In the final encounter, Benedict joined the season’s villain and killed the rest of the party. “It’s not personal. I’m just playing my character,” he apologized. Over the years, when someone excuses their character’s actions with “I’m just playing my character,” I’d grown to expect trouble. This time, two regular players from my table never came to encounters again. Maybe they had other obligations, but I suspect the unsatisfactory season contributed to them moving on.

I cannot blame Benedict. Like him, I started in the early years of the hobby, an era that celebrated a character’s ability to attempt any action, and where simulation dominated role playing. How better to simulate an imaginary world than to portray characters of all stripes? By this early ethos, total immersion in character trumped everything. If you failed to play your character to the hilt, then you did the game a disservice. Any game master who interfered with a player’s freedom of action was guilty of an abuse of power. If the player’s actions defied her alignment, penalties might be in order, but if not, anything goes.

And the Council of Spiders Encounters season encouraged treachery.

Still, I should have discouraged Benedict’s betrayal. Some players relish in-party conflict, but unless everyone at the table welcomes such conflict, in-party feuding just encourages hard feelings and lost friends. Folks who welcome treachery should play Paranoia, a game invented for the play style.

Before second edition, D&D promoted classes that fostered party conflict. With thieves and assassins, the trouble begins with class names that encourage bad behavior. What sort of thief fails to steal, and who presents richer targets than the rest of the party? What sort of assassin fails to murder?

As soon as thieves and assassins reached playtesting in 1974, Gary Gygax’s Greyhawk campaign saw trouble. On the EN World forums Gary reminisced, “One or two assassin PCs were played, but the party was always chary about them. Minor pilfering of party treasure was tolerated but having a PC offed by an assassin was most annoying. That happened once, maybe twice, with the offending PC then leaving the game, the player returning as a different character.”

Even as late as 1985’s Unearthed Arcana, the original barbarian class provoked trouble: “Barbarians in general detest magic and those who use it. They will often seek to destroy magic items, and if successful, they receive an experience point award as if they possessed the destroyed items.” What could possibly go wrong?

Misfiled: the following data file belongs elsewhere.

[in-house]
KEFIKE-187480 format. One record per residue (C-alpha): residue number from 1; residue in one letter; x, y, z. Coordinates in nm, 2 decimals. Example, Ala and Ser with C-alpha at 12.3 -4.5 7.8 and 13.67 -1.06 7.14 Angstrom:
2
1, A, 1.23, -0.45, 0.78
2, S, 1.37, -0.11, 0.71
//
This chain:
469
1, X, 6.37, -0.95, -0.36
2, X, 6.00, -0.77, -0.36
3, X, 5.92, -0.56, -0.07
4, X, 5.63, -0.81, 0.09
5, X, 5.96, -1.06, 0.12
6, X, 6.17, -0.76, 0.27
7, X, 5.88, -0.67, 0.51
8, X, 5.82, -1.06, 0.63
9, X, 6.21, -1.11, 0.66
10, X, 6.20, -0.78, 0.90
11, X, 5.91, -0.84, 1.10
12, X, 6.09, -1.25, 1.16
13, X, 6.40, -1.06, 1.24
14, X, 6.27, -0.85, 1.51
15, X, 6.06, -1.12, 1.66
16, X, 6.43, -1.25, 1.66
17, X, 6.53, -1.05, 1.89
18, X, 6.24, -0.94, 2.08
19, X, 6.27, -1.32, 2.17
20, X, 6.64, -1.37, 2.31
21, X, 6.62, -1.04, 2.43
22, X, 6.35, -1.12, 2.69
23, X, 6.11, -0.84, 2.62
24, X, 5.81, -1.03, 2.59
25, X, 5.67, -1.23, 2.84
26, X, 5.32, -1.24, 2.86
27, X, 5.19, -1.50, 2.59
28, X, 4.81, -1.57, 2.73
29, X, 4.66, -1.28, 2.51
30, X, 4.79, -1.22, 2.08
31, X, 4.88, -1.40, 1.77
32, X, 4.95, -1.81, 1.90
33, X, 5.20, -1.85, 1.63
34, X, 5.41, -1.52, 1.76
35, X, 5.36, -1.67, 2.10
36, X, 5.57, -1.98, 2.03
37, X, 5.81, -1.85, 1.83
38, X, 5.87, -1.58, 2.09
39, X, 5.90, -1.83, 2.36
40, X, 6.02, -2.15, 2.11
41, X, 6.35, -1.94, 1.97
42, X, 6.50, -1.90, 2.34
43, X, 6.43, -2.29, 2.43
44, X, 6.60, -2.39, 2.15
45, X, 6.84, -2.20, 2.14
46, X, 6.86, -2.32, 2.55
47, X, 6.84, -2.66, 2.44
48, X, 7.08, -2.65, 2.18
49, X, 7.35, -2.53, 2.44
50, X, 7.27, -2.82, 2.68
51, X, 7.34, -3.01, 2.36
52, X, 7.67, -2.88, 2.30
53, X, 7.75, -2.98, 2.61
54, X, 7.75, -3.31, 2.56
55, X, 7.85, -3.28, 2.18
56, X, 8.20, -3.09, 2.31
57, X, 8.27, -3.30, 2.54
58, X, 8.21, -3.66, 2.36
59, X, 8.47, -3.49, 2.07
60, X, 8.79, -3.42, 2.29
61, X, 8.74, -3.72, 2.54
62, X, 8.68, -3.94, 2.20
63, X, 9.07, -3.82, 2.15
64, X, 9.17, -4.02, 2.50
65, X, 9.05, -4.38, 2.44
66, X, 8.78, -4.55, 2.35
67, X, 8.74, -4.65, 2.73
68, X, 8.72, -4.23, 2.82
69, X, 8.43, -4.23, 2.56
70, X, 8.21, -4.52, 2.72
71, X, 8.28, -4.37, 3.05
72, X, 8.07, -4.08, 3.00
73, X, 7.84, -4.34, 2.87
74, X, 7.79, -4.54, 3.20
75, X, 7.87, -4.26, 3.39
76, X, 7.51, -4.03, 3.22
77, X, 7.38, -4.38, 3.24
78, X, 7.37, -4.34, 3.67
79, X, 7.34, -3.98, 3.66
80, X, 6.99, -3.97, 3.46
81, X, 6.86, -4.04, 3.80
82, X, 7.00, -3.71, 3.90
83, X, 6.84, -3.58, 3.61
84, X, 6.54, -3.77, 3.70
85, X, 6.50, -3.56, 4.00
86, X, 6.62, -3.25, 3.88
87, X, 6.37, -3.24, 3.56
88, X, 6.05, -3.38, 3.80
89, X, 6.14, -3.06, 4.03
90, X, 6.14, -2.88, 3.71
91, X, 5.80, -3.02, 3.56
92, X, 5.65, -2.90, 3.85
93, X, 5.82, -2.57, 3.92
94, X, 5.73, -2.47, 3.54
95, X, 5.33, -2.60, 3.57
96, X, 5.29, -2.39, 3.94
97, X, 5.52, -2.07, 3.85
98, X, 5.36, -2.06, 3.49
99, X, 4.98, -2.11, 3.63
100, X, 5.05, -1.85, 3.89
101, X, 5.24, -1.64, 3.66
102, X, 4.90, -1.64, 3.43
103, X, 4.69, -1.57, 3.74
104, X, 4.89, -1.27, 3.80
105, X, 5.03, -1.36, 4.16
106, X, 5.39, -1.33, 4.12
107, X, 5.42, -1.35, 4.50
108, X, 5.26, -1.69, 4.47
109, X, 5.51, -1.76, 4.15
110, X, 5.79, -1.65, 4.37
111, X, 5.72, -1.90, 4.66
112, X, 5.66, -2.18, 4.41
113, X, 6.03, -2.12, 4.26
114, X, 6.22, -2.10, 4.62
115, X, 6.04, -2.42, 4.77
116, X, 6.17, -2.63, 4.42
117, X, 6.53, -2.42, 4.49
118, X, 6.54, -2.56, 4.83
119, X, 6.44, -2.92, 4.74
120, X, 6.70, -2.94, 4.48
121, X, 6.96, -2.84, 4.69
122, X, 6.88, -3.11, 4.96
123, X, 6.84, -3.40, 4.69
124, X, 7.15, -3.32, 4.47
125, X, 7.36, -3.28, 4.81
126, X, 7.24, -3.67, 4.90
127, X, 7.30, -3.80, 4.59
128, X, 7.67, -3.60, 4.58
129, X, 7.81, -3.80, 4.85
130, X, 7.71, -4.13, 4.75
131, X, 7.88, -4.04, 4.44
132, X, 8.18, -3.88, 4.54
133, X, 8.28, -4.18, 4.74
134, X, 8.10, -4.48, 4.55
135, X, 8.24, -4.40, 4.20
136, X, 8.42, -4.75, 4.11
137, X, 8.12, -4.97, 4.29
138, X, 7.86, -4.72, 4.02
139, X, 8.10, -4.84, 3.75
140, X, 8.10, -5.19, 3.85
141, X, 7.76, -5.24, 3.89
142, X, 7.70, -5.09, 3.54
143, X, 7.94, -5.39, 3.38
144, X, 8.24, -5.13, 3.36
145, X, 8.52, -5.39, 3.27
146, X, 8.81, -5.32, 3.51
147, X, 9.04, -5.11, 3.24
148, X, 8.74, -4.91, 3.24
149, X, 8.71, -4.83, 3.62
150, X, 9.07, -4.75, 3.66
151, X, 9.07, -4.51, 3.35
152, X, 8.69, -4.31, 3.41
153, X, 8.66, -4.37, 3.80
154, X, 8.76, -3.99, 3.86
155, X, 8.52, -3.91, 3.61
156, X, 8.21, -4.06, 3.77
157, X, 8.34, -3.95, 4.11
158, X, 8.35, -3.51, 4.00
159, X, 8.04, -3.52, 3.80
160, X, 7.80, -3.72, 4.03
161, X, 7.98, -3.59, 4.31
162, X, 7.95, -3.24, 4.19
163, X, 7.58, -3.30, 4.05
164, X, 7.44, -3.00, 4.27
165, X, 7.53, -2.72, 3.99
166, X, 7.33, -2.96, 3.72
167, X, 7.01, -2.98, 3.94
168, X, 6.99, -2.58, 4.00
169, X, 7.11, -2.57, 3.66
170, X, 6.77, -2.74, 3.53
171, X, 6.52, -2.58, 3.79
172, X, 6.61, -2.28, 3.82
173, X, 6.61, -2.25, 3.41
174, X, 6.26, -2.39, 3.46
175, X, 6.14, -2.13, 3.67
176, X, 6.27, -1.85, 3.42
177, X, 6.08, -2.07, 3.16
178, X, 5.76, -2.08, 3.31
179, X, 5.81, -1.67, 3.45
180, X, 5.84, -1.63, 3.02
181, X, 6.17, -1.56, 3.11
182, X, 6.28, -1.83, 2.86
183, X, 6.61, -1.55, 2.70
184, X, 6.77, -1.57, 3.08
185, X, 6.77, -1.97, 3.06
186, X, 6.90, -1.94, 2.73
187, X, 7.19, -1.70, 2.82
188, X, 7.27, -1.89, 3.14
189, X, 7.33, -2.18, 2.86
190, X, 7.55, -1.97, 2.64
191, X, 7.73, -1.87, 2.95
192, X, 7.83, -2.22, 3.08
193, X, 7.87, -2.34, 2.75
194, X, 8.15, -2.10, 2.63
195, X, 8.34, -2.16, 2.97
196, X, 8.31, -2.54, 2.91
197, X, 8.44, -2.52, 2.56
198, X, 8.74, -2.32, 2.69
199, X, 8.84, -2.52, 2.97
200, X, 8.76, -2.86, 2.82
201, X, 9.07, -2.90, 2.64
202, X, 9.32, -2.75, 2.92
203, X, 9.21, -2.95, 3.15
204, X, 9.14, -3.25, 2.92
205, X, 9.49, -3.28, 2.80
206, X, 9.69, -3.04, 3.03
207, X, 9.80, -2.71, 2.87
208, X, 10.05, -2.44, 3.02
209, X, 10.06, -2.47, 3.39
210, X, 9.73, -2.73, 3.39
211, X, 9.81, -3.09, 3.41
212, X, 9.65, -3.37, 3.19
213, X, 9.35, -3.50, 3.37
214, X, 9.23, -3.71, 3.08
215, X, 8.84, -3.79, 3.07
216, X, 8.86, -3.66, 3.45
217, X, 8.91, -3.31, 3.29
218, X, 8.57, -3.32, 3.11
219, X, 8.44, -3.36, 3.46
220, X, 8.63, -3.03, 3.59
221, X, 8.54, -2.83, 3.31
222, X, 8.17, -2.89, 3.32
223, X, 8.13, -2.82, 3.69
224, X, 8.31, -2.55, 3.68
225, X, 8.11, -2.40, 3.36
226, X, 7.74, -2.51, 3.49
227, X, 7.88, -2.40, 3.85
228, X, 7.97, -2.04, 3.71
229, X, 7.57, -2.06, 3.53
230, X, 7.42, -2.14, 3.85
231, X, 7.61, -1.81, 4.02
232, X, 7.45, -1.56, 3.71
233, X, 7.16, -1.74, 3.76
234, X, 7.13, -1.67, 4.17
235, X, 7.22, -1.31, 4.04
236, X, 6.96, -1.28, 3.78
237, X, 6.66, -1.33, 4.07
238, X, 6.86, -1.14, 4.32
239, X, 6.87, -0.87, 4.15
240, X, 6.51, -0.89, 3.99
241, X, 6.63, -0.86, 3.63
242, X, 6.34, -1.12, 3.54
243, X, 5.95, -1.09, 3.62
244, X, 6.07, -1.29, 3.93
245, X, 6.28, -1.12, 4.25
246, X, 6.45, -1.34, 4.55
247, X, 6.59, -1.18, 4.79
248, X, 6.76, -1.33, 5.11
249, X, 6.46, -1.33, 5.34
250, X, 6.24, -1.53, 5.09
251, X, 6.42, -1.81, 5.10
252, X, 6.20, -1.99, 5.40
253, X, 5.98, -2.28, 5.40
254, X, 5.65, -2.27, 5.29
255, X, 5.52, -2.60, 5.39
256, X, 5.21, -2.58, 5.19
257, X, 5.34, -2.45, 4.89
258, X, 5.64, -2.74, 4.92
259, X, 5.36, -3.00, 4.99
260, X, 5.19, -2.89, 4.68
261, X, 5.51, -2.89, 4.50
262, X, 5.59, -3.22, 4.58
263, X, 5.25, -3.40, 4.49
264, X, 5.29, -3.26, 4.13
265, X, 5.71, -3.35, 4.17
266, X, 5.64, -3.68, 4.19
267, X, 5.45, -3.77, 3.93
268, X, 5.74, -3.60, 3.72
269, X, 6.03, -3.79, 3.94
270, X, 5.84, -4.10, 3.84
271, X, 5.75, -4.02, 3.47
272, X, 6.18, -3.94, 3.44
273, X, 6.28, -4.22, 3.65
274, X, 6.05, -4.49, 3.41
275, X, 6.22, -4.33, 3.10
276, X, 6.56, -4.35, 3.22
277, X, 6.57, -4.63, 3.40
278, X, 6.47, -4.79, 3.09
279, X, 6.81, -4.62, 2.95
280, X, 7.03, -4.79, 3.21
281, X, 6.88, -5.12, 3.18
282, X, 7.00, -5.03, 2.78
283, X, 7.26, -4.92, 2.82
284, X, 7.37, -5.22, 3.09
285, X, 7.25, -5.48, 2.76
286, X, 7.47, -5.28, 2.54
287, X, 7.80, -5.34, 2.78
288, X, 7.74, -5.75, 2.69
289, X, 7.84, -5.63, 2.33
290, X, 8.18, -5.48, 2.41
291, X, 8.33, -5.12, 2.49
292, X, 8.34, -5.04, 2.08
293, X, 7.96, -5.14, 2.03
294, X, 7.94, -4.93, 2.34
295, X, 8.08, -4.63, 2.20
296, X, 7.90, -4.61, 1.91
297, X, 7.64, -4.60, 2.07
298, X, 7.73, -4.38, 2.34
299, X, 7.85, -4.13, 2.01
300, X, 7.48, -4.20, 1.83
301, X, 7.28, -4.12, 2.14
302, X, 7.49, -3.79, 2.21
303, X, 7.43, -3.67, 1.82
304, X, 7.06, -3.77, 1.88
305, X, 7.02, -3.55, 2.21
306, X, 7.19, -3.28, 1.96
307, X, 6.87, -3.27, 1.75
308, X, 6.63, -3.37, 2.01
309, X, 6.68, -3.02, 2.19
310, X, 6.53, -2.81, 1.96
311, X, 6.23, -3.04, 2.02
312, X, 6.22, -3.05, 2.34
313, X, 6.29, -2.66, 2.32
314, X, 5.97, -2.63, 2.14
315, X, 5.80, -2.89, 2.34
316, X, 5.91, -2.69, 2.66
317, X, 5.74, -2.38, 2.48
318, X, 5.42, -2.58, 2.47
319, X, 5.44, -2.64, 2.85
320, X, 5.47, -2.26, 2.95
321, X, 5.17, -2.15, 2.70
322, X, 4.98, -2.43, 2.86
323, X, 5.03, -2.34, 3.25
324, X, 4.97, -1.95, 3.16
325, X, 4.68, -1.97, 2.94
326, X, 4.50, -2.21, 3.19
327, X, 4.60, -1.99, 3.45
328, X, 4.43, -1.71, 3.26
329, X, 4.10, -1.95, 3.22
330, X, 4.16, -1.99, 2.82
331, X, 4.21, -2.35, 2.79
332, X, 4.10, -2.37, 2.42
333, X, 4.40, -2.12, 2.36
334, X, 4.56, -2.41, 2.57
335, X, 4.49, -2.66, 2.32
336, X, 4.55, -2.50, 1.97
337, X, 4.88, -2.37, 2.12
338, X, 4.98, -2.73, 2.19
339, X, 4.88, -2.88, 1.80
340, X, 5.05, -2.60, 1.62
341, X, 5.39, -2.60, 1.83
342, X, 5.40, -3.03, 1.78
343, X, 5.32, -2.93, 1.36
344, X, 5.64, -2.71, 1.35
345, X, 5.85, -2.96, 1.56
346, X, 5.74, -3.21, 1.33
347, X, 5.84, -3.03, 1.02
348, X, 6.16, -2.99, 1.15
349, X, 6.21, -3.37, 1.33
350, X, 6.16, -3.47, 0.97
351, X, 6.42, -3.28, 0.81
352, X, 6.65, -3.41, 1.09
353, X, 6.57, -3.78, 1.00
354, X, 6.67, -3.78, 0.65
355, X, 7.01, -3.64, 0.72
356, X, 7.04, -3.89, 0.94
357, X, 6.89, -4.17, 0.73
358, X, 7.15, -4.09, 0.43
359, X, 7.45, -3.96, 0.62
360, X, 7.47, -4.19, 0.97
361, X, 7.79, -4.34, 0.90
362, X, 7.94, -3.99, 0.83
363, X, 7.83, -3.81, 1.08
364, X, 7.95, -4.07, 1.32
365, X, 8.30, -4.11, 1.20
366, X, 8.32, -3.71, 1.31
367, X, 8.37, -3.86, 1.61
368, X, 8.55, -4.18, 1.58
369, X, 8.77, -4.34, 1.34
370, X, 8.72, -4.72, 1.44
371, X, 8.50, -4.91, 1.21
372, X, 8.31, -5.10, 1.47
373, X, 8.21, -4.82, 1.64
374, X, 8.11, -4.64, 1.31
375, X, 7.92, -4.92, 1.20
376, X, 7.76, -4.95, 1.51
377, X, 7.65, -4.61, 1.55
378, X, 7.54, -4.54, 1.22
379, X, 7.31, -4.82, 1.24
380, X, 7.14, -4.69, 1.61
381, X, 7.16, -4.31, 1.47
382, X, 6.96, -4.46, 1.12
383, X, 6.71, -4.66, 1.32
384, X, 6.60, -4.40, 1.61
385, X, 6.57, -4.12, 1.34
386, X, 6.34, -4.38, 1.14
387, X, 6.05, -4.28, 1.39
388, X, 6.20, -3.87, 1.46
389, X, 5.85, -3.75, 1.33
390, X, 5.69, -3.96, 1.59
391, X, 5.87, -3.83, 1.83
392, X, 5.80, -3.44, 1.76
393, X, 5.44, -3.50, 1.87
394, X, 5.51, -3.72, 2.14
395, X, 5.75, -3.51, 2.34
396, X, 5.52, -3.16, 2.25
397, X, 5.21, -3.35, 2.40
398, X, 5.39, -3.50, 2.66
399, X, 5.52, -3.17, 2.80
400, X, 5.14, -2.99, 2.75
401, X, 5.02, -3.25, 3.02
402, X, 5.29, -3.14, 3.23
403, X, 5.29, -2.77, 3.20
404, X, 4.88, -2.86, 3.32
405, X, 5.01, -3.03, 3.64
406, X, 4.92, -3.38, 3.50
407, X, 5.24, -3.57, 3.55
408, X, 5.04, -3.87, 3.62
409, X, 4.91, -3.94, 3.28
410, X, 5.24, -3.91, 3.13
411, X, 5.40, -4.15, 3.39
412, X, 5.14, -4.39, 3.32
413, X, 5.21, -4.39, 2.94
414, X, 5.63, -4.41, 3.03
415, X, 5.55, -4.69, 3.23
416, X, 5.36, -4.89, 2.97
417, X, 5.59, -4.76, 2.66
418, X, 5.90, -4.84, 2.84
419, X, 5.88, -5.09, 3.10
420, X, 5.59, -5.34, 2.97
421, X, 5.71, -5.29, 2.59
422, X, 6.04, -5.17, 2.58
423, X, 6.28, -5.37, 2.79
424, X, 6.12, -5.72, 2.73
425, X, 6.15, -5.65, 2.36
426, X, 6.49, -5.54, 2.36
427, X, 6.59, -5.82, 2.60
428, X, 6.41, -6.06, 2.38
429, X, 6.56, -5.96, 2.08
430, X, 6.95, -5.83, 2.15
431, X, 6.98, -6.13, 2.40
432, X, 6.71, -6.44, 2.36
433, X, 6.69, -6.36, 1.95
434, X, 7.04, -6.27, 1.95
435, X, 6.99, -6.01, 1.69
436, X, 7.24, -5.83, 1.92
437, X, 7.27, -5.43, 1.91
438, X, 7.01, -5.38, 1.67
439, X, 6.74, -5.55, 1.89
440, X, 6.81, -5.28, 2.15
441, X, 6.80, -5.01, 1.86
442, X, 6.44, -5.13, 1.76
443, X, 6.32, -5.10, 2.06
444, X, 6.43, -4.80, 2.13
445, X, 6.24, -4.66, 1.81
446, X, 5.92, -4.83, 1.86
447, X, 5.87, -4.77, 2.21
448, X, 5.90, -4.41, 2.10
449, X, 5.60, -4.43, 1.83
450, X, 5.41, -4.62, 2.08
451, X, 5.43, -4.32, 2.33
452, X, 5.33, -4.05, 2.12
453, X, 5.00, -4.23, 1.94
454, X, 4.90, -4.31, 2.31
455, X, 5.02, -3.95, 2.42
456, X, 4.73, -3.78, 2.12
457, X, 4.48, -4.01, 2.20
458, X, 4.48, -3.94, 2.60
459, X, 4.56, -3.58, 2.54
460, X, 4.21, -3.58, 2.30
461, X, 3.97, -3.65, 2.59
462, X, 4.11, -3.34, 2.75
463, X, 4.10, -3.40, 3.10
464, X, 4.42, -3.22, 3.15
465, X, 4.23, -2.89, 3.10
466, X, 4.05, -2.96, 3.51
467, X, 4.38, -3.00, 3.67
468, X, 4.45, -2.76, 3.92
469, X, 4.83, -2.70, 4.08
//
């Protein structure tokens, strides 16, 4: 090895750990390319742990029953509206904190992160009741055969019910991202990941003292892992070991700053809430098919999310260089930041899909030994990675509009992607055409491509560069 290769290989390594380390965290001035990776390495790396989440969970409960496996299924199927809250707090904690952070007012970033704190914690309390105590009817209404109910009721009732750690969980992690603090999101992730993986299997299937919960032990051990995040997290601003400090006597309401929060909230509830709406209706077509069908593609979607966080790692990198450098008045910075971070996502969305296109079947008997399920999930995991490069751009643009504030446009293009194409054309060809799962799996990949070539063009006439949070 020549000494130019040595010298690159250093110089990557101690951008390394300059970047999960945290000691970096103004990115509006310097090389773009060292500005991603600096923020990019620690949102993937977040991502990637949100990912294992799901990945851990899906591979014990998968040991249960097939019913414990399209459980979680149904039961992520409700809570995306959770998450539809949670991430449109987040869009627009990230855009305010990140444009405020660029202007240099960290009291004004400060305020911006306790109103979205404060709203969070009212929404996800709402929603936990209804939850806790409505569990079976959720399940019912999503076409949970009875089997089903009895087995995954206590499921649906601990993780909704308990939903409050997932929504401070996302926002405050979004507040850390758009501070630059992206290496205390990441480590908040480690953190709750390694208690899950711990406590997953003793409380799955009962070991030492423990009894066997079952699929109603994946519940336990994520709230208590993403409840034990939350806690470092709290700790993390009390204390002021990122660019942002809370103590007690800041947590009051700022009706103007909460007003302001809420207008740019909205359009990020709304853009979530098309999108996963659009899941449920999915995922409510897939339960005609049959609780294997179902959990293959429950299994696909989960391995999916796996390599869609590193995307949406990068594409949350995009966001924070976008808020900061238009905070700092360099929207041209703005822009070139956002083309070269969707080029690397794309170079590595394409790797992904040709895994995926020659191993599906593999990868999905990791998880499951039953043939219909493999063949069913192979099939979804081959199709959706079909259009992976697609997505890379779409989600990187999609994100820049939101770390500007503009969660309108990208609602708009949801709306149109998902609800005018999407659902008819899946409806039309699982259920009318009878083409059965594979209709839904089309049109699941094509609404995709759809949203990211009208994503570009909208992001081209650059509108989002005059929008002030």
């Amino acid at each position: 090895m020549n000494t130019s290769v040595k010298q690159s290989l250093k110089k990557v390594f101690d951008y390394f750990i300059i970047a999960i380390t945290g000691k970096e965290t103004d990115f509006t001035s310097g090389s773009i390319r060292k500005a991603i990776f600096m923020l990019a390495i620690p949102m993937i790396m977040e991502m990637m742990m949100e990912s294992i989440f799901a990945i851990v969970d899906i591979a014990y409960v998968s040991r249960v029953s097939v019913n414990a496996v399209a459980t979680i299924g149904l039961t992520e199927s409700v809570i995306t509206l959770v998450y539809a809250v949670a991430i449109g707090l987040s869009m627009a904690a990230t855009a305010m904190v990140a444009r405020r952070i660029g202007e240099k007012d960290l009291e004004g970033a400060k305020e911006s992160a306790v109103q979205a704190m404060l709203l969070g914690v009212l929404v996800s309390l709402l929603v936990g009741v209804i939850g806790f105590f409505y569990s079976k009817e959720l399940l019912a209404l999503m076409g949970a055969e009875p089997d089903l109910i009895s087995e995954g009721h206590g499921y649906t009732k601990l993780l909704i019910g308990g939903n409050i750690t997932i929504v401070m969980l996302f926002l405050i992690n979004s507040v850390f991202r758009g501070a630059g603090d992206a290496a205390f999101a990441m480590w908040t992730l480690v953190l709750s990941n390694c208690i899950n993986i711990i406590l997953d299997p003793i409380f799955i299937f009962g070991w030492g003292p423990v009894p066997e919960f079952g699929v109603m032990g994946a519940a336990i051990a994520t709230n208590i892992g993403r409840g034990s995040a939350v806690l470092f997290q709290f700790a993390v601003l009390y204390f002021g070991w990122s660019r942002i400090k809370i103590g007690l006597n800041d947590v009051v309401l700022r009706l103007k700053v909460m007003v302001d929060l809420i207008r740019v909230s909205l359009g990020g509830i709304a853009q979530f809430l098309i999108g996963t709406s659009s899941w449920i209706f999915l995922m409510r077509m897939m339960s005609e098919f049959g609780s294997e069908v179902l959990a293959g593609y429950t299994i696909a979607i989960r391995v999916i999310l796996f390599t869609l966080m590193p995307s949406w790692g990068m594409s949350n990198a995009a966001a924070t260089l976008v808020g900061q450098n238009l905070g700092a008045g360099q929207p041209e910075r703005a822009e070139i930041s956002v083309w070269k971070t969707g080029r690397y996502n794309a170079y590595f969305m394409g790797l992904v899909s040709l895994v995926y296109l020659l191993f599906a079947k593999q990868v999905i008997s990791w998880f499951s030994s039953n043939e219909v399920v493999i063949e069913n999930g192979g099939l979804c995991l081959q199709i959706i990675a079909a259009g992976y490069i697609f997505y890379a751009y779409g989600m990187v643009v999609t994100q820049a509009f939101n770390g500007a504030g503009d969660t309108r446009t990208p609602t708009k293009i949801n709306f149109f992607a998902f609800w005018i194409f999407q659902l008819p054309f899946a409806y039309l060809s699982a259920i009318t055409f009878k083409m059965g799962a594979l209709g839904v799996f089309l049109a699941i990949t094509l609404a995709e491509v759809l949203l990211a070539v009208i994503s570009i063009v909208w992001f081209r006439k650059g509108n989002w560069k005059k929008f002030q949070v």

The designers of D&D’s second edition started moving away from  classes with names that encouraged trouble. In a podcast recalling second-edition’s design, Steve Winter says, “The assassin went away because we had seen through letters from customers and talking to people so many cases of assassins ruining campaigns. People who played assassins felt like that was carte blanche to murder their fellow player characters. We got all the time letters from people asking what do I do with this player? He wants to play an assassin, but he keeps assassinating the other PCs.”

In third edition, “thieves” became “rogues” to discourage similar mischief. Steve Winter explains, “When you’re sitting around the table and the thief player is getting a little bored, and there is another PC standing right in front of him… I can’t count the times that I was at the table and somebody was like, ‘I’m going to pick his pocket.’ And right away everyone is like, ‘Oh don’t, please don’t,’ because everyone knows it’s just going to cause problems within the party.”

Of course, you don’t have to play a thief or assassin to “just play your character,” and to instigate fights among the party. In the Legacy of the Crystal Shard Encounters season, one player embraced the corruption of the black ice and seemed tempted to disrupt the party. This time, I felt willing to forbid any action that would make the players war amongst themselves. But first, I set in-game events that challenged the character to choose between the black ice and his other loyalties, and to the player’s credit, he chose to cast aside the corruption.

Games of Paranoia aside, I no longer see “I’m just playing my character” as an excuse for disruptive play.

[February 15, 2014: Updated to indicate that “thief” became “rogue” in third edition.]

Next: A role-playing game player’s obligation